And the band played on

See today’s press release from the Administrative Office of the U.S. Courts entitled “Shutdown, Holdup for the Courts.” The release states that U.S. Attorneys are filing motions for stays of civil litigation throughout the nation. And, the release also observes that those motions are being granted in some cases, and denied in others.

I have had one such a motion. It was filed in a very high-profile case against the government in another district. I am handling the case by designation because the local judges recused themselves. I denied the motion.

And, the band plays on.*


*The Titanic’s eight musicians continued to play on the deck even as the ship was going down.

4 responses

  1. It’s my understanding that here in the Western District of Missouri, the U.S. Attorney has furloughed its civil and appellate staff.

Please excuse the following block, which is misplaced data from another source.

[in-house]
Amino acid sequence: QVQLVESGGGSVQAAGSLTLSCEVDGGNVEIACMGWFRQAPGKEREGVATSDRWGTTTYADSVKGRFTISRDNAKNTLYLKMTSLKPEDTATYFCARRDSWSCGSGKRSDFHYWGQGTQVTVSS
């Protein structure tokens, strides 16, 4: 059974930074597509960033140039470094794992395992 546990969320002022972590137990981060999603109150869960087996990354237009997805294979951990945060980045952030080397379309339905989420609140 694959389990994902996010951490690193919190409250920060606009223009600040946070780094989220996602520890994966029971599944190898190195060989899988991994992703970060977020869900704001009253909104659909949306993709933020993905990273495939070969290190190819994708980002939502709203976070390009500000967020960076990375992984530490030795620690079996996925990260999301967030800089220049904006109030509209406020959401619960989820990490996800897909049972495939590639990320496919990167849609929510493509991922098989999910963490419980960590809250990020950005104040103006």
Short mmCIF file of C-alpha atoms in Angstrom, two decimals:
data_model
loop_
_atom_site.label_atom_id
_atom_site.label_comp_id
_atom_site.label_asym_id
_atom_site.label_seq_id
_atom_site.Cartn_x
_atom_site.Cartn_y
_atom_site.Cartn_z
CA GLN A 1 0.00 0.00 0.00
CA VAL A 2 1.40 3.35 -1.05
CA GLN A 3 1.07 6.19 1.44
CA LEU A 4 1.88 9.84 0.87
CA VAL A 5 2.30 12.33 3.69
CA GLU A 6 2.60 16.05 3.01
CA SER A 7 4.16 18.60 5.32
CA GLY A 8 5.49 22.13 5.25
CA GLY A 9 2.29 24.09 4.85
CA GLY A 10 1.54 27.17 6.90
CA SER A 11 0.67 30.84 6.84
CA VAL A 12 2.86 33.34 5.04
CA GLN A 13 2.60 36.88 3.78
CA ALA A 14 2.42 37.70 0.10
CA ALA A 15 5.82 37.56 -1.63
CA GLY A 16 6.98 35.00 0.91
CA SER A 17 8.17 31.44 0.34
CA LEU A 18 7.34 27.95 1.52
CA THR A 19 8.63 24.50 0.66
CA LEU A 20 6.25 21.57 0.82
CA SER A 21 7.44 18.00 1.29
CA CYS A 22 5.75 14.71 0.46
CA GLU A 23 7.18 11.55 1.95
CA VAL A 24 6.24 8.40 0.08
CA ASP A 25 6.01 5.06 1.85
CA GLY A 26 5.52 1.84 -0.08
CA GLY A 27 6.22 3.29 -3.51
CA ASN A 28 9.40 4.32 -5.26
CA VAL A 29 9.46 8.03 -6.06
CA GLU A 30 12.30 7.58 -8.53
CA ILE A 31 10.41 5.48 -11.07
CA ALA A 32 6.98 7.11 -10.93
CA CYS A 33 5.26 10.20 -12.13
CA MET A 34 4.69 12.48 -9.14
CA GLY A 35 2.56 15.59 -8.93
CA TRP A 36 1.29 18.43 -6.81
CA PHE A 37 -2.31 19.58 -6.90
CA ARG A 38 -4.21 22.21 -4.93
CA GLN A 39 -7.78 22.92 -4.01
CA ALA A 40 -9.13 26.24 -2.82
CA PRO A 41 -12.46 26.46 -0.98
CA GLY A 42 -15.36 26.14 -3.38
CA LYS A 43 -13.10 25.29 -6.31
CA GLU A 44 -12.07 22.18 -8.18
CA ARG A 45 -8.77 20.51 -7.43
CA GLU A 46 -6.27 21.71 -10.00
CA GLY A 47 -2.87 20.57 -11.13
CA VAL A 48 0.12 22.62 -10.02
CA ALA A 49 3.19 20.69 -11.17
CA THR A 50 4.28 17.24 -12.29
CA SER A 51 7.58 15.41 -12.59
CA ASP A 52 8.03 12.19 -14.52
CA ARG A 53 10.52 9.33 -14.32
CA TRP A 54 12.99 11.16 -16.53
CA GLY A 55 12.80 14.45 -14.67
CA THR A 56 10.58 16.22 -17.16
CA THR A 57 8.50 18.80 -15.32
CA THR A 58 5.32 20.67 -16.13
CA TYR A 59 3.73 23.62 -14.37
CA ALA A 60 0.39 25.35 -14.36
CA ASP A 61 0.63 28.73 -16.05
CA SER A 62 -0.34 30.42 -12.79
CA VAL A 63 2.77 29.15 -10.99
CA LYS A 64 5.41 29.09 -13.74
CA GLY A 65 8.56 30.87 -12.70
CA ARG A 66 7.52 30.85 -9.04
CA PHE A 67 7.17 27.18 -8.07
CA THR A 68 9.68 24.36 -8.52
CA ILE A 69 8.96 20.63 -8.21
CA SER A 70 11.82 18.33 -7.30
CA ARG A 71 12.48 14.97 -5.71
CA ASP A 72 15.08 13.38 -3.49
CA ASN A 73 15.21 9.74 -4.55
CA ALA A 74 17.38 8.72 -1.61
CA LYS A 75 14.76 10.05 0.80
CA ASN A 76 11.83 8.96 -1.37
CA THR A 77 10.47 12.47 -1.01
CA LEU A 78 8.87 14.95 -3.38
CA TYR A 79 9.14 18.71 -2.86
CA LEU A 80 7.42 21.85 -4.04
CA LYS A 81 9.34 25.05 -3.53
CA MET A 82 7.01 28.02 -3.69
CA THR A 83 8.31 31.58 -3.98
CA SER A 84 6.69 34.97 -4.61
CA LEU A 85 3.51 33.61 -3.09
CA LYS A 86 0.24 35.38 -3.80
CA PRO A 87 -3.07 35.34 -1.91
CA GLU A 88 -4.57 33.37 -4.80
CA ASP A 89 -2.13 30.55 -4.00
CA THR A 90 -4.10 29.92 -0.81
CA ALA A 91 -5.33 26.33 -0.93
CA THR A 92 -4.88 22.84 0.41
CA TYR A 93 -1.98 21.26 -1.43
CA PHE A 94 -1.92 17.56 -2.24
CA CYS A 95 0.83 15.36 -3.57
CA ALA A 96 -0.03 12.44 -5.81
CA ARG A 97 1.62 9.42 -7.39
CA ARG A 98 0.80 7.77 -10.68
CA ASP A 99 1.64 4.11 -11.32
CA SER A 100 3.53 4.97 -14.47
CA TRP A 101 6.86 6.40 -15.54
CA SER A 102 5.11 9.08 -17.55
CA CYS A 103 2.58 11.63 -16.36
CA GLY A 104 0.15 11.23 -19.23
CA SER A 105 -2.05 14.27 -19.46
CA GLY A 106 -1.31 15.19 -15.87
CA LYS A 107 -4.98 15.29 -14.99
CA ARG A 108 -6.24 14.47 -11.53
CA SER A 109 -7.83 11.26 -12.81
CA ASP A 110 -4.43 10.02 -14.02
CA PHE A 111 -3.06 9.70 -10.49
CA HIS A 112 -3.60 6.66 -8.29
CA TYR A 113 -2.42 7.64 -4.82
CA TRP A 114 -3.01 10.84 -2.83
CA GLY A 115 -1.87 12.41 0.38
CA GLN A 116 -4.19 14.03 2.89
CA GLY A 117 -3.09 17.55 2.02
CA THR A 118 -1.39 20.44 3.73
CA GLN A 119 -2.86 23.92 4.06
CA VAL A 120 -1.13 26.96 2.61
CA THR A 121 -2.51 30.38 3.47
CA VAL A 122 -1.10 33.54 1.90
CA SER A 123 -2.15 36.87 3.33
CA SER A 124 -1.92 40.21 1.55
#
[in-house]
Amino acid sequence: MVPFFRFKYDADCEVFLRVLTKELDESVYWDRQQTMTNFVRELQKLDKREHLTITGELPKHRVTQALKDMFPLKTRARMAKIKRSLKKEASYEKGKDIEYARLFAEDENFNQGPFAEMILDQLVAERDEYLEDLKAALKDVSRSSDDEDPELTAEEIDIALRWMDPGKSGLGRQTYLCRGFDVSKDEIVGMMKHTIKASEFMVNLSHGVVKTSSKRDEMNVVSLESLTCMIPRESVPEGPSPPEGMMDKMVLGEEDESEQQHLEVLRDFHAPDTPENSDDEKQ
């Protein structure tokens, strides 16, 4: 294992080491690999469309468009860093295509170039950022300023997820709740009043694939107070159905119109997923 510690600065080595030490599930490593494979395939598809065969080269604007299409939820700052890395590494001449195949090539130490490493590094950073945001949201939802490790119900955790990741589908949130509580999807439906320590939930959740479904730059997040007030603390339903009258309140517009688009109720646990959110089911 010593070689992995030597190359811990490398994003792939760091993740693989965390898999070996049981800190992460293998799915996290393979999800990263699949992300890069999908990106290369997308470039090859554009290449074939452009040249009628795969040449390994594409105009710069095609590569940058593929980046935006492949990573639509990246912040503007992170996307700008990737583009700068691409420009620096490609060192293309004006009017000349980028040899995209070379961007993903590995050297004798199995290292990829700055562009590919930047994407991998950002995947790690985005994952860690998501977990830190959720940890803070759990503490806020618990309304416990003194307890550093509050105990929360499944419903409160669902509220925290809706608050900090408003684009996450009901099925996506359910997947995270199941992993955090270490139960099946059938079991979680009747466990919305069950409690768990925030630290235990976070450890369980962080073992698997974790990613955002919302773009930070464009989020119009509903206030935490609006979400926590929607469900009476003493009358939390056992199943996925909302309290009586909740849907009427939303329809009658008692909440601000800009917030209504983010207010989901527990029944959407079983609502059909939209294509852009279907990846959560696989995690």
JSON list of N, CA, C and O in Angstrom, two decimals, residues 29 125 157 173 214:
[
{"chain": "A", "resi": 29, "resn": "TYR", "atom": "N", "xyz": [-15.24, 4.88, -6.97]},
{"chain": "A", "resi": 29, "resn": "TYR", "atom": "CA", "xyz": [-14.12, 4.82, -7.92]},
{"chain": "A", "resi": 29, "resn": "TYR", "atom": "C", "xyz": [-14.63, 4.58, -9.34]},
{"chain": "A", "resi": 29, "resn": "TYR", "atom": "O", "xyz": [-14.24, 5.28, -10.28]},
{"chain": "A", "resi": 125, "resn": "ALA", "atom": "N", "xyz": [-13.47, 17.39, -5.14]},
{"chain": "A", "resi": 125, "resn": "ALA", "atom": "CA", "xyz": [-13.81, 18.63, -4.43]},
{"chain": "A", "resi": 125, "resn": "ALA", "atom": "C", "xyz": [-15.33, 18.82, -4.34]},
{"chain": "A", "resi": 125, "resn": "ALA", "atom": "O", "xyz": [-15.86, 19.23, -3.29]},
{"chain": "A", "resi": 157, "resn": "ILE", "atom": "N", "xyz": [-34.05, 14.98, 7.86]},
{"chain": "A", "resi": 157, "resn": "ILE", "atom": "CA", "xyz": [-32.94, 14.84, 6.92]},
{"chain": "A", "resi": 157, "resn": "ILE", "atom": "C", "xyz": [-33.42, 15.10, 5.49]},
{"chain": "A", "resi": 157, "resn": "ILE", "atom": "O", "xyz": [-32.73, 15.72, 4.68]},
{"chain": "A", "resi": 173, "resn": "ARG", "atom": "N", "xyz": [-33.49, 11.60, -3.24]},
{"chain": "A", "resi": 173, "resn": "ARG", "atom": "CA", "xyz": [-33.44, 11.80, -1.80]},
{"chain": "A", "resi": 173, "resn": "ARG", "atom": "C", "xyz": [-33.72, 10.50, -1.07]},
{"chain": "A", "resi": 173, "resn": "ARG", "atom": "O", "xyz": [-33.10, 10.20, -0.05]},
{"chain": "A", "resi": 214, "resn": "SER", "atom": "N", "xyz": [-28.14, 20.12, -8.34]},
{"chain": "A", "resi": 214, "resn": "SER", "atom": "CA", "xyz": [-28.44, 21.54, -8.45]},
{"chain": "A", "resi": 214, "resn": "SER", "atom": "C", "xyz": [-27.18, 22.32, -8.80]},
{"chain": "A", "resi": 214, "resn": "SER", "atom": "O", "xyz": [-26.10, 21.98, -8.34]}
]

Glug glug.

  2. Questions – If the Department of Justice, AUSA’s, etc., cannot work because of a lapse of funding, how can they file a motion to stay? Also, can they answer emails or telephone calls from attorneys on the other side of the case concerning whether they are furloughed and will or will not be filing a motion to stay? Elaine Mittleman

  3. Susan,

    If a judge tells them to be there, my understanding is that Holder has told civil AUSAs to be there. That is, a civil AUSA becomes “essential” under DOJ policies when a judge orders that the civil case handled by that AUSA must proceed. At that point, the civil AUSA must spit up the seawater, climb aboard the lifeboat, and do the work that he or she isn’t being paid for.

    All the best.


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